Don’t Think Twice, It’s All Wrong: Bob Dylan, Sunday Painter

A former Bob Dylan fan looks on aghast at the wretched misery of the man's visual art, currently on display at Halcyon Gallery, London

On New Bond Street, three smart shop assistants in belt tied aprons were handing out small squares of rose and apple soaps. At first we thought they were sweets, possibly Turkish delight, as we were in a world a candy – candy for the teeth, candy for the eyes – and it was rich, expensive and all about the presentation.

It was late evening. Artist and theatre designer Riitta Haikkarainen and myself were wandering the West End, looking for an interesting exhibition. As a someone interested in Bob Dylan since my boyfriend at college had played his LPs into the night, particularly Freewheelin and Highway 61 Revisited, I wanted to see what his visual art was like. Lyrics and drawings, the show said, so we went inside the dark red space, to see the coffin bordered lyrics and drawings.

It was like he was already dead.

This was a midtown crematorium with notices from the deceased lit up respectfully like soft lamps leading to the body of the deceased. The atmosphere was cushioned, absorbing the sound in the deep dark blood shadows. Lyrics, supposedly made more interesting by being written by hand on cream paper, were displayed next to pretty awful Sunday art of landscapes and figures. No added value to the songs that had forged young America. In fact, with every stroke of the pencil, I felt that value was being taken away from those majestic songs.

I am part of an internet writing forum centred on St Edmund Hall, Oxford, that had welcomed Bob Dylan as a Nobel Prize winner for his lyrics. I argued with those who like to argue about such things that I wasn’t going to join those wolves of language baying against giving a prize for literature to a mere songwriter. Those songs had impressed me. The use of stream of consciousness, his filter of contemporary media, his youthful bile, his nasal punch. I had got all that.

But I did not need to see those songs framed by convention in this schoolish pen. The carefully copied lines were spells that were sucking the blood out of his imagination. And the pictures added no value. In fact they nailed down the sprawling imagination of horses, light landscape, revolution, solidarity, freedom, the urge to kick the hell out of the institution and forge a future, the need to pick your guitar up and hop hobo-style onto a freight train and shimmy across state borders chasing the ghost of Woody Guthrie. They nailed down his long, sprawling sentences in which anything could happen, intimate, vast, wild, romantic and insufferably independent. They bashed and killed and hit and killed and pinned it like a new crucifixion onto badly realised cobble streets, the stones drawn out one by one by a man carrying out a mindfulness exercise.

This was a funeral. With every second I stayed inside this mausoleum of his music, his body of work lost a little breath. My youthful idol was curling up and dying. I didn’t want to see the back of all my dreams and headed up the stairs to the altar of cinema, where I might catch his appearance on screen and refresh my belief.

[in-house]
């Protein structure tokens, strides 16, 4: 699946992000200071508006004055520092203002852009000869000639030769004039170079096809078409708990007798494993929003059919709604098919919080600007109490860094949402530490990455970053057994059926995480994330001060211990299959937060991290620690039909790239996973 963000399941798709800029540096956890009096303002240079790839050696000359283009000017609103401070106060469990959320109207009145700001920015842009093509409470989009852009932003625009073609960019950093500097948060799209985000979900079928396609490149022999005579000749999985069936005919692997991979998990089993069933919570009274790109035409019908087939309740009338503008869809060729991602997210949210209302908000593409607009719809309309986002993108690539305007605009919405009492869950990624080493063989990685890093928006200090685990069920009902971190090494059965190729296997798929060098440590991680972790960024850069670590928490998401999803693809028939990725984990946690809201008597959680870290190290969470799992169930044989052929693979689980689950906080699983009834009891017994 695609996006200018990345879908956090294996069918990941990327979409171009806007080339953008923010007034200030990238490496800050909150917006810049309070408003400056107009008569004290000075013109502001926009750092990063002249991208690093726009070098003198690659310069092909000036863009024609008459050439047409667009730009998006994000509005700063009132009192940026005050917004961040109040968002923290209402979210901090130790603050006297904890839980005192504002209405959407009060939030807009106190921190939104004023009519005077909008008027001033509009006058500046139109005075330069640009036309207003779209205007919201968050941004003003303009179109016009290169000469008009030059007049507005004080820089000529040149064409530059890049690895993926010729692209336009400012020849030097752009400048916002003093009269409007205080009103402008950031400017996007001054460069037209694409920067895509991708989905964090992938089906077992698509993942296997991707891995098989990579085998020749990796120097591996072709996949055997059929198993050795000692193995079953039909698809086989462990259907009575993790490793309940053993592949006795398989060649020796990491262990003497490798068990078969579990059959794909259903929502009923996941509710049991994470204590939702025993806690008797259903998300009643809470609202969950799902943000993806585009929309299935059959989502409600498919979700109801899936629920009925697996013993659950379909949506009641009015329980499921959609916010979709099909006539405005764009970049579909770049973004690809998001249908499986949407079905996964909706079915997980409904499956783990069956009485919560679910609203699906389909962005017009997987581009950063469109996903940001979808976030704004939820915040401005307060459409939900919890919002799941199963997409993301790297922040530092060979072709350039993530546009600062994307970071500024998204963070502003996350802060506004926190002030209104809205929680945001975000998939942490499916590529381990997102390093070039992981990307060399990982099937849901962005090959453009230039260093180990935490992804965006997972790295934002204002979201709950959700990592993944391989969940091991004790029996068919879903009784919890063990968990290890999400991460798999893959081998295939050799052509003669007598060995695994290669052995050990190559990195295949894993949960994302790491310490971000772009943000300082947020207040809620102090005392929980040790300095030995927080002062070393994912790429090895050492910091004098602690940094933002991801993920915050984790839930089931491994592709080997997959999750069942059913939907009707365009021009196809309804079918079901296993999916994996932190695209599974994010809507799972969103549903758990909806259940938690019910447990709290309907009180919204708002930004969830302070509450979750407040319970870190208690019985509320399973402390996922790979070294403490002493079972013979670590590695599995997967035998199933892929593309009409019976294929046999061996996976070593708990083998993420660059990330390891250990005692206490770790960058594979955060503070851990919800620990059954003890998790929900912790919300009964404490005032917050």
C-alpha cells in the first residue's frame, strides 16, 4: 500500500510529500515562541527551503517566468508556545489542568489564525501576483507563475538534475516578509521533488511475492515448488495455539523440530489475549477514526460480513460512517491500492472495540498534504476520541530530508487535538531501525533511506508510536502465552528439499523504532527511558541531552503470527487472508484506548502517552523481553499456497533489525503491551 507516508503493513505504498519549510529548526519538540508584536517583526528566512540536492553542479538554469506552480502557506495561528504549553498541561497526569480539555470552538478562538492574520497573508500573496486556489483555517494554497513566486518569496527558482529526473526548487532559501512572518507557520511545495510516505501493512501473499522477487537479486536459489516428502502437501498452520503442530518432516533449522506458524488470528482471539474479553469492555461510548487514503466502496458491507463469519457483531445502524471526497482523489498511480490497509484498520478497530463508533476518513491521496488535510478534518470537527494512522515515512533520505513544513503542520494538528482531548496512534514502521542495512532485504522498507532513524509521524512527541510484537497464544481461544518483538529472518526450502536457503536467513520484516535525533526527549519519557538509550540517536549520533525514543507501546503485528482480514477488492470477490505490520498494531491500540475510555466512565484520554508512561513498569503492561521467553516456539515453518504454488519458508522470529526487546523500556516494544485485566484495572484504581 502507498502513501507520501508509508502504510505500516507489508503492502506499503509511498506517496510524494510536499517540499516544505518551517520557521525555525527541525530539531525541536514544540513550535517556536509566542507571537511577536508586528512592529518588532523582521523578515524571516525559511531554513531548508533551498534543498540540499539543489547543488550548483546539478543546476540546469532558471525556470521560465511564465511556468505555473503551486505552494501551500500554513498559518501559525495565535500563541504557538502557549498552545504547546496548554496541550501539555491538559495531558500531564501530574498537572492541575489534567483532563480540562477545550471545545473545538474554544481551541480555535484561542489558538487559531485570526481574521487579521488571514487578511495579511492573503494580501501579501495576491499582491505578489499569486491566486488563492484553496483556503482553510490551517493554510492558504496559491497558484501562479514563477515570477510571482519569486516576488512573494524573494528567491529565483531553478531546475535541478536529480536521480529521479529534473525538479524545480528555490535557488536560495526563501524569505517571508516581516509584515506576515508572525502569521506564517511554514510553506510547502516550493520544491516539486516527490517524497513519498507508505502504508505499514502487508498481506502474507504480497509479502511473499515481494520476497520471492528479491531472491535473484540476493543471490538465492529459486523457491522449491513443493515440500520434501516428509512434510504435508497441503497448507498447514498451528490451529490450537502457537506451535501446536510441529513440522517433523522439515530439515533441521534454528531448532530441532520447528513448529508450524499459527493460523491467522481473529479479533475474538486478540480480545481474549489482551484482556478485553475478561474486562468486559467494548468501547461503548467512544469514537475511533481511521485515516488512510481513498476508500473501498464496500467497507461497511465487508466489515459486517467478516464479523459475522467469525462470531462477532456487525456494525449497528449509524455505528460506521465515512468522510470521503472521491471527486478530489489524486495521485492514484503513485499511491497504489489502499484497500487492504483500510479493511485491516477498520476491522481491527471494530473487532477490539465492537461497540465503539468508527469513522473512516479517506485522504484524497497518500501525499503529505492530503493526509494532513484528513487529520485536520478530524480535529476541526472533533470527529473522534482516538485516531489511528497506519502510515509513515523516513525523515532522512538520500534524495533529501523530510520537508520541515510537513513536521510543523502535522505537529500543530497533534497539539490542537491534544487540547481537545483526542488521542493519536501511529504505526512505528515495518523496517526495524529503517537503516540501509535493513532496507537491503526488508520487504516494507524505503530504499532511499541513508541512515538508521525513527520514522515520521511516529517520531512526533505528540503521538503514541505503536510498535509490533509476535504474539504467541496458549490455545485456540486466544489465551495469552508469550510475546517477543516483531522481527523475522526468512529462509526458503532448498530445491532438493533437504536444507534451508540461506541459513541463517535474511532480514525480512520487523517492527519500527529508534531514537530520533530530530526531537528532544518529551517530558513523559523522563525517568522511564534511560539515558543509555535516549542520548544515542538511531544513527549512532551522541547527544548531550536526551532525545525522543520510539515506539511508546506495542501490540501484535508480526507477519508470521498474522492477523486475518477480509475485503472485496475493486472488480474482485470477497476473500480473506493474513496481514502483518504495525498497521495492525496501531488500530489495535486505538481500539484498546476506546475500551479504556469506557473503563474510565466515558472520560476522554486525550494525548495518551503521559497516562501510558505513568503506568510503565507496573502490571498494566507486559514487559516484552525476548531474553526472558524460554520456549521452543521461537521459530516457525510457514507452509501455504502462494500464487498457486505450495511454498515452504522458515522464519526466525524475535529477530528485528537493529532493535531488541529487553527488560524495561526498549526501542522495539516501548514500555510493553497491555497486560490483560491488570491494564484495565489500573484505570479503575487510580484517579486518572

No good. It was (of course, what else would it be?) a tiresome eulogy, a lifeless rockumentary. I could only bear a couple of seconds then I was pushing my way back out through the curtains.

What an insult this exhibition was to me as a (former) fan. I needed to hit the open air with Riitta. Have I seen Gina Lollobrigida’s sculptures? Asked Riitta. I hadn’t. Riitta described them. Images of the acros made monumental through material. Expensive, huge, in bronze – as she could afford it with fame and money.

Riitta felt insulted by the indulgence that a famous actor could buy a place in the art world. Later, I read online how the sculpture is a magical gold mirror for Lollobrigida. And I see she has brought to life, or rather immortalised through these huge pieces the heroines played by her in the movies. Esmeralda, the Queen of Sheba and Paolina Borghese… but to be honest, I was expecting worse.

Dylan’s exhibition had set me up to expect much worse. It was that bad.

There are a few musicians that make art that get away with it. Don Van Vliet, best known as Captain Beefheart, is greatly admired for his expressionistic, primitivist art. His scrappy, sloppy, gestural paintings add energy to his legacy for me, although in fact they don’t necessarily need to be connected to his music. They encapsulate a looseness, a desire to leave the roles and burn all bridges, urges that are kept under tension in his tight bullying musical motifs.

The cover to Doc at the Radar Station impressed us as reprobate young artists in Forest Gate, with the scruffy black blacking out half of the original pictures. Looked to us like mistakes had been made and the black ink just covered over them, but the resulting image is still compelling – more so because it wipes out half of the two cartoon faces beneath.

As art school musicians, Beefheart was the main influence on a certain circle in Forest Gate focused on the rattling, staccato, springing guitars and drums of the Kenny Process Team.

The Bonzo Dog Doo Dah Band set up what’s now a cliché, Fierce Panda’s Peeping Drexels being the most recent signed band I know to hot house their music in the painting and conceptual studios of a university art department. But nothing of these crossovers offends me so much as Bob Dylan’s awful, tired limp to the grave.

He would have been better collecting all his albums and setting them on fire.

Bob Dylan, Mondo Scripto, is at Halcyon Gallery, London, until 30 November

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